“The best chair,” wrote the industrial designer Niels Diffrient, “is a bed.” Diffrient was referring to the awkwardness of the seated position. Our bodies have evolved to walk upright and to recline in repose; sitting elevated off the ground, folded into a piece of furniture, is a cultural habit. Indeed, in many parts of the world, squatting or sitting on the floor is the norm. Designing a good chair, therefore, is the art of making the awkward feel natural—a near-paradoxical proposition.
Diffrient was not deterred by this. In the 1990s, as he approached the age of 70, he set about designing a better office chair, a project that was to consume him for the rest of his life (he died in 2013 at the age of 85). The result was a series of task chairs that jettisoned clunky, complicated controls in favor of a light, flexible frame with intuitive adjustments. Trying out Diffrient’s World Chair, Witold Rybczynski, Hon. FAIA, finds it comfortable, “simplicity itself.” Although, he notes, “it lacks the lyrical qualities of an Eames or a Wegner chair.”
From the basic three-legged stool to experimental designs that please the eye more than the backside, Rybczynski, a contributing editor at ARCHITECT, surveys dozens of chair variations in his delightful new book, “Now I Sit Me Down; From Klismos to Plastic Chair: A Natural History” (Farrar, Straus and Giroux, 2016). As the subtitle suggest, Rybczynski is just as interested in the human behaviors that call for different kinds of chairs, and the cultural shifts that give rise to new ways of sitting, as he is in chairs themselves.
“Now I Sit Me Down” isn’t a coffee-table compendium or an academic tome on furniture. Instead, it’s a sprightly narrative history of how people have approached the art of sitting, from ancient Greece, birthplace of the enduring Klismos, to the present-day United States, where millions of backyards are outfitted with the same, generic, one-piece plastic chairs. “Chairs are fascinating because they address both physiology and fashion,” Rybczynski writes. “They represent an effort to balance multiple concerns: artistry, status, gravity, construction, and—not least—comfort.”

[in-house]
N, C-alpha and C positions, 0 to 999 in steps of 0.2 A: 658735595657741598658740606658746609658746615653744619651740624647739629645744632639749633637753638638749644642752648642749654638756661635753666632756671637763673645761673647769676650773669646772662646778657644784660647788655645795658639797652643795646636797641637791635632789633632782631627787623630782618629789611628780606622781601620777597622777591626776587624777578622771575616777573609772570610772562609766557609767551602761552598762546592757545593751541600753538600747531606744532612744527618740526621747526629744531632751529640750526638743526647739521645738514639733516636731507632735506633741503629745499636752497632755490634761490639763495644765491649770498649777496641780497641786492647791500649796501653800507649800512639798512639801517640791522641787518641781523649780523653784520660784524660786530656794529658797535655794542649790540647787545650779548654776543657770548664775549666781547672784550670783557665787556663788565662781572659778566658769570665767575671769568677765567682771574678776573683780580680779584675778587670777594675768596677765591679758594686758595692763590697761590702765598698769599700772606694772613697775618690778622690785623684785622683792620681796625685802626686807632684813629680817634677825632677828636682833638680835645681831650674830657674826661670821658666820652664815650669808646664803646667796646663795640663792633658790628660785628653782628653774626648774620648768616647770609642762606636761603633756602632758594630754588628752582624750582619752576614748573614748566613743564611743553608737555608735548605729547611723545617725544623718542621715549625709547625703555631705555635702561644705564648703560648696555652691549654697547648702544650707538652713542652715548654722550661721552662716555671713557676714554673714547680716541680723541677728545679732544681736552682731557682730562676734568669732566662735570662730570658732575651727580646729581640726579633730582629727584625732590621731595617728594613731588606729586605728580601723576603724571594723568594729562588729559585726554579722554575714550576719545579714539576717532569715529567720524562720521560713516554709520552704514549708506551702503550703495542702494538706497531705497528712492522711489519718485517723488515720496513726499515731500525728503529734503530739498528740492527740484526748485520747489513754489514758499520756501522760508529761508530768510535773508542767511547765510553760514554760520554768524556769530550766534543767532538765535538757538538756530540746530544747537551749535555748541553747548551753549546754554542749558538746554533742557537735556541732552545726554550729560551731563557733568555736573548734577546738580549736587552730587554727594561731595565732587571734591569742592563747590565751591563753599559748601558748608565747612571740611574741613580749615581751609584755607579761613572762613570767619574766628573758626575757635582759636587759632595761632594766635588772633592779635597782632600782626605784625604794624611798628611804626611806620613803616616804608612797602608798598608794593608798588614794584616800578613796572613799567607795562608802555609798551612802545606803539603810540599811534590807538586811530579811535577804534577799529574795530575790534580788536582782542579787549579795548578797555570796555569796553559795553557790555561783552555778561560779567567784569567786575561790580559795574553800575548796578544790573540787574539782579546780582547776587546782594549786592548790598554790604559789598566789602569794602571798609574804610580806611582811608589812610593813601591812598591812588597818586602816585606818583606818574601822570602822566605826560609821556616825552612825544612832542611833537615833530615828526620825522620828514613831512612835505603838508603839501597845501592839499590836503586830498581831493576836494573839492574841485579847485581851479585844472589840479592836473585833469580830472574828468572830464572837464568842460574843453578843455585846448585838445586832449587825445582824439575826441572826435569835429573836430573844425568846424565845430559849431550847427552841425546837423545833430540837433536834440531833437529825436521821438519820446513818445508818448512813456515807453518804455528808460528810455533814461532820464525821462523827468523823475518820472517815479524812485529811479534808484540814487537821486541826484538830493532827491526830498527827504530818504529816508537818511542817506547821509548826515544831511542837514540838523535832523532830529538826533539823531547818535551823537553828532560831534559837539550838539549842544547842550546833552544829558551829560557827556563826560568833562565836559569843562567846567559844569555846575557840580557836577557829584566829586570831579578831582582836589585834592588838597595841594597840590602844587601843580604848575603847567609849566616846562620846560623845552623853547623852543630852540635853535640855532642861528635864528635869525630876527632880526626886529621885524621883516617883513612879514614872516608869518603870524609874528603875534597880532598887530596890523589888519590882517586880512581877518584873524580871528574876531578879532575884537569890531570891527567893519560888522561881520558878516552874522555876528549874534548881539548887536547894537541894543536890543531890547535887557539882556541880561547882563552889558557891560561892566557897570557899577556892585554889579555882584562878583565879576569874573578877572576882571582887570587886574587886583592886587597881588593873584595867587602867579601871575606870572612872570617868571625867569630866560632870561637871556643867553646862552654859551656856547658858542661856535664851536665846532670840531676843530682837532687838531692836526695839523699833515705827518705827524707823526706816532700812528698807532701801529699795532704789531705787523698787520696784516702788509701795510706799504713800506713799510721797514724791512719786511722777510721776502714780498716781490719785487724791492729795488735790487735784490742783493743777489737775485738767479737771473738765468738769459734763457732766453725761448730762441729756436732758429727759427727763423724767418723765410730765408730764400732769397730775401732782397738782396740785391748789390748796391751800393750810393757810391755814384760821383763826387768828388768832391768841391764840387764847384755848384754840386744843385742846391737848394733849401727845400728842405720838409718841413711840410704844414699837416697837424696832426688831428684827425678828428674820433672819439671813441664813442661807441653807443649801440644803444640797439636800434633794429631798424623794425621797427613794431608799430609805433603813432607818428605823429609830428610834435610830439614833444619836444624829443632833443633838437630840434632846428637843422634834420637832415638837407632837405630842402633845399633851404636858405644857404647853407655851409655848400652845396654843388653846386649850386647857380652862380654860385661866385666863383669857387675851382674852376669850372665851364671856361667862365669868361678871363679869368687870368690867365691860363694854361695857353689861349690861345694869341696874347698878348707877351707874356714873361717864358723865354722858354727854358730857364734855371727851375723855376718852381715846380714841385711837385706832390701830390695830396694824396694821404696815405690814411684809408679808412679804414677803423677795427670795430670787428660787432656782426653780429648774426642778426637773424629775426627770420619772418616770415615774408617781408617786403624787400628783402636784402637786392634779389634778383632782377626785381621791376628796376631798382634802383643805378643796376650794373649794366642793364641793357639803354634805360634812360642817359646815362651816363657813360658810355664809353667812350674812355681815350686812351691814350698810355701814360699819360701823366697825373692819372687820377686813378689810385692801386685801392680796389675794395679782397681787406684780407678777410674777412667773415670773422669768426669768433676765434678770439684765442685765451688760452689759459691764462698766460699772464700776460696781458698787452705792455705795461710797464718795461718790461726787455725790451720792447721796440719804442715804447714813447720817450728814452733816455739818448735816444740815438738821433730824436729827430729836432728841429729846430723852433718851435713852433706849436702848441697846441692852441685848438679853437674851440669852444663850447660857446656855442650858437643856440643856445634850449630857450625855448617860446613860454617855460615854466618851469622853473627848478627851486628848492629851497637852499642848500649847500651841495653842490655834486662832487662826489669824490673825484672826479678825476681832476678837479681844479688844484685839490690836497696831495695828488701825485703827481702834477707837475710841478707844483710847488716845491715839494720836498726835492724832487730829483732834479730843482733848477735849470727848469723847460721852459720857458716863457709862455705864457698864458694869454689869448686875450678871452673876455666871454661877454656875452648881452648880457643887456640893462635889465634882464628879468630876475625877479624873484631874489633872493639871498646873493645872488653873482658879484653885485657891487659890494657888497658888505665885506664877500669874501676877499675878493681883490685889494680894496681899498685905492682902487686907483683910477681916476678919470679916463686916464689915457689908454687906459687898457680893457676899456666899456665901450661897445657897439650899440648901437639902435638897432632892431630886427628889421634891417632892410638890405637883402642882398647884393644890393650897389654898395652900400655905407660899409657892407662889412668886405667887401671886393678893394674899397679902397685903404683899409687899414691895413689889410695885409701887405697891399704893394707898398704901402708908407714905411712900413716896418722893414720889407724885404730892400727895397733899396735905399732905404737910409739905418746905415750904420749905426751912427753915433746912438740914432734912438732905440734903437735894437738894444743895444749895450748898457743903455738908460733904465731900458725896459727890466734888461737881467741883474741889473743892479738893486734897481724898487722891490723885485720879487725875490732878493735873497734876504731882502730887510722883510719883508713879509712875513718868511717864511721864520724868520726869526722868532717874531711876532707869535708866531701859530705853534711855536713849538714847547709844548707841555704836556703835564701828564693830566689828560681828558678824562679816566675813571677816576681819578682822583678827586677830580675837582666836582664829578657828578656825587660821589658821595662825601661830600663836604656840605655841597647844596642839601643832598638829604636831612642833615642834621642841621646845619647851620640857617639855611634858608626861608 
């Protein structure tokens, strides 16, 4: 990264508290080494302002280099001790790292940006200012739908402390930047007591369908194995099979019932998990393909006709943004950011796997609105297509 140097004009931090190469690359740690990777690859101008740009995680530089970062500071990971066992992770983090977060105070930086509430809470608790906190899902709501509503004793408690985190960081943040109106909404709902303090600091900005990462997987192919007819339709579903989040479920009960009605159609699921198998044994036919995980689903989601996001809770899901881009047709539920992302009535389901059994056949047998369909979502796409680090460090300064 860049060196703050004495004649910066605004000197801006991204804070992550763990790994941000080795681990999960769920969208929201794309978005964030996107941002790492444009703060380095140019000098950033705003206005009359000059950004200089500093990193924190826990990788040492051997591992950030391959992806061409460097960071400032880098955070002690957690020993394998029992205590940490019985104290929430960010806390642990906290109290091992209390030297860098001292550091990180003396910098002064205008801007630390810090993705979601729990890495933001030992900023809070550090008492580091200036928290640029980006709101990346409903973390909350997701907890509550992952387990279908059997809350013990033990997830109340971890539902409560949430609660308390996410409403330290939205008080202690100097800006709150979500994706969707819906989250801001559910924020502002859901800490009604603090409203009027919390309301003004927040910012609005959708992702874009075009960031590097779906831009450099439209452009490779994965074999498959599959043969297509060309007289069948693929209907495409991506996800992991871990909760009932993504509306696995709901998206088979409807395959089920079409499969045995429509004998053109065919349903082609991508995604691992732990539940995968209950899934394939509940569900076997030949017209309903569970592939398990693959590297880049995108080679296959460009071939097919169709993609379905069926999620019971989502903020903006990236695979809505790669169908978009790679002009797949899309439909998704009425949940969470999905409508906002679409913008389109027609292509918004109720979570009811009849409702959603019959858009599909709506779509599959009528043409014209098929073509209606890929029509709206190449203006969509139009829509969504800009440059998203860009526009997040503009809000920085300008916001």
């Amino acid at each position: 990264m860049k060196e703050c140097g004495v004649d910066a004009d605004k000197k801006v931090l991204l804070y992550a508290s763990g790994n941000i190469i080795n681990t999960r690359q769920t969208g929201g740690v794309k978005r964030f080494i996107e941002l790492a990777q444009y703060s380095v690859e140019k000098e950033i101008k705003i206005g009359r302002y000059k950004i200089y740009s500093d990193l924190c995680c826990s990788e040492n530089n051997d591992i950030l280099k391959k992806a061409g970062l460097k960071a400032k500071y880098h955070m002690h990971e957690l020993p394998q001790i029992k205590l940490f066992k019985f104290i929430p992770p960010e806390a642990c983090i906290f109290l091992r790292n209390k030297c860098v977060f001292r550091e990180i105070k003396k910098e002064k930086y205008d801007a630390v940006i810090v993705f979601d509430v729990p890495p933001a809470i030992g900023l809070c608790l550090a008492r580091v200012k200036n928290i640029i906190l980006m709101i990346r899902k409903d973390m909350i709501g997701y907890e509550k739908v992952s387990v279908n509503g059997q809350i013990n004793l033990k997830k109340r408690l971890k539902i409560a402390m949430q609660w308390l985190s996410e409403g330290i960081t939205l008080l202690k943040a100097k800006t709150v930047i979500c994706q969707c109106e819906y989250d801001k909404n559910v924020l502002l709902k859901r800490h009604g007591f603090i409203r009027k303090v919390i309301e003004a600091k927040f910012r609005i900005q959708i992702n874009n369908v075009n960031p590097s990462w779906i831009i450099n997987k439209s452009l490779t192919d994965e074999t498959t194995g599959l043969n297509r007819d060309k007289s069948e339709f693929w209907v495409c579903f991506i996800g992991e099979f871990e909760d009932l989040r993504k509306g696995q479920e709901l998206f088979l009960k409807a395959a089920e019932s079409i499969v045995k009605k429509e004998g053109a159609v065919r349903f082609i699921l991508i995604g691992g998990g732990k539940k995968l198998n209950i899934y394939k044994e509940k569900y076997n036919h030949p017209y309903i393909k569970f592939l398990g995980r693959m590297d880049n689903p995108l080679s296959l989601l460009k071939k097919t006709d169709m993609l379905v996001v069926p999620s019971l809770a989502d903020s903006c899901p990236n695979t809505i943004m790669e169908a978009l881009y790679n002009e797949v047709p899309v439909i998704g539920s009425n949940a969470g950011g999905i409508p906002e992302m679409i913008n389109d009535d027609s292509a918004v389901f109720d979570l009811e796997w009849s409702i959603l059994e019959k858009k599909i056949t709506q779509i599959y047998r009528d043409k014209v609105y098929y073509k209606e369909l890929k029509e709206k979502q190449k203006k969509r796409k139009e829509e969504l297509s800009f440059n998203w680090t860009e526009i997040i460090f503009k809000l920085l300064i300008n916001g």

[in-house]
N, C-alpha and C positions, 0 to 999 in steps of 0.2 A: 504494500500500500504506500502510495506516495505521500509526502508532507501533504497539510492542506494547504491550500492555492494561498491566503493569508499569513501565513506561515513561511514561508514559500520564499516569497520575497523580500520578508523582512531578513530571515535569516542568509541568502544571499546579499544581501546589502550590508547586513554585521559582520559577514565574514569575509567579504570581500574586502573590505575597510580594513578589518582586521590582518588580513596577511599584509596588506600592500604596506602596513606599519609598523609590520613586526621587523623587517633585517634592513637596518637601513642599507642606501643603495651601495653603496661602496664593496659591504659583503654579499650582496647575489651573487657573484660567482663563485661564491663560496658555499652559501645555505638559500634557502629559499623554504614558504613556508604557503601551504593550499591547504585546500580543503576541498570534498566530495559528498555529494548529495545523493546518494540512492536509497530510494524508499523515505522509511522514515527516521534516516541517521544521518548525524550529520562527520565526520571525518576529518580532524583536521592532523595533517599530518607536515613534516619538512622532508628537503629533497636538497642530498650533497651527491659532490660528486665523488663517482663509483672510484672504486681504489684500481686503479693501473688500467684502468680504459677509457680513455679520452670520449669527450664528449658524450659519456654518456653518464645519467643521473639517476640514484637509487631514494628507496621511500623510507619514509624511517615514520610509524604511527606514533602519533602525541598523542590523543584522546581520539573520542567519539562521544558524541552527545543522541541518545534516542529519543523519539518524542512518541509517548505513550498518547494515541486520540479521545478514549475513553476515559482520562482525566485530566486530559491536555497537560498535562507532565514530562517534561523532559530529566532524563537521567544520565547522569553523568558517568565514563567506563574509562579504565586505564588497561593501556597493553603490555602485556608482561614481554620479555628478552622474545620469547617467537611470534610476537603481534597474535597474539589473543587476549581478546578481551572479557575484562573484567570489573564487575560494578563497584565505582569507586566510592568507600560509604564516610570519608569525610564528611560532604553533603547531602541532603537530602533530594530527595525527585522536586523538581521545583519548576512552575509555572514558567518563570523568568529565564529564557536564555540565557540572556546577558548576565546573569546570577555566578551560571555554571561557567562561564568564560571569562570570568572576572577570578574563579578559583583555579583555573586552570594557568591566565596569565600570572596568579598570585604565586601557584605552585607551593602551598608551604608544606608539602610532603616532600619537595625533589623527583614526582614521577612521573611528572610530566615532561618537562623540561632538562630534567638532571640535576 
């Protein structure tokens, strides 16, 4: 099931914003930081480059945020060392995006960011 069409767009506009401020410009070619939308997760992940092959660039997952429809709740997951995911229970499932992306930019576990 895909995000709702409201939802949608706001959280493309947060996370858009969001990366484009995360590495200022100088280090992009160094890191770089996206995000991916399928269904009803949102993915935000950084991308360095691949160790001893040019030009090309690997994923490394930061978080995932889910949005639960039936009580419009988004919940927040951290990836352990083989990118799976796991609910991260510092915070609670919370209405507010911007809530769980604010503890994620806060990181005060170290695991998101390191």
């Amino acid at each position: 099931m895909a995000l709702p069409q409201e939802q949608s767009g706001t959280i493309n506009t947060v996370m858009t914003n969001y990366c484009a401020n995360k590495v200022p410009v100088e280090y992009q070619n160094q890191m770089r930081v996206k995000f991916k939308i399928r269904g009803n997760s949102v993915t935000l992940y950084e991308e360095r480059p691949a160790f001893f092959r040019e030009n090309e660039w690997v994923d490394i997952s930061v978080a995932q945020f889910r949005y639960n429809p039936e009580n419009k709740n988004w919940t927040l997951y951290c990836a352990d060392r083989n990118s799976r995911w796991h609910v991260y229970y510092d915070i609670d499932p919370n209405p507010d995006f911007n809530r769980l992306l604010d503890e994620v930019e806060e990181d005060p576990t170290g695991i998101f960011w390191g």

The chair may well be the ultimate design challenge, so it’s no surprise that it proved irresistible to architects. For centuries, craftsmen called joiners had dominated the pursuit. Then, in 1899, Adolf Loos approached the Thonet company, makers of the iconic No. 14 café chair, with a custom design he wanted produced for a café in Vienna. From then on, designer and craftsman (or manufacturer) mostly went their separate ways. As the Bauhaus spread the gospel of “total design”—the importance of working at every scale, from door handle to building—architects eagerly tried their hand at the chair.
For Rybczynski, the golden age of the chair was the 18th century. Woodworking in France and England had reached a level of high refinement, materials (like mahogany) were of the best quality, and upholstery, invented only a century before, improved the sitter’s comfort. As social customs changed and became less formal, master joiners created a new chair for every occasion, like the fauteuil à coiffer, a low-backed armchair for the brushing of a lady’s hair, and the voyeuse, a chair meant to be turned around and straddled while playing cards. (The top rail was padded for resting the arms.) The downside: these chairs were very expensive, costing about 30 times the daily wages of an ordinary worker.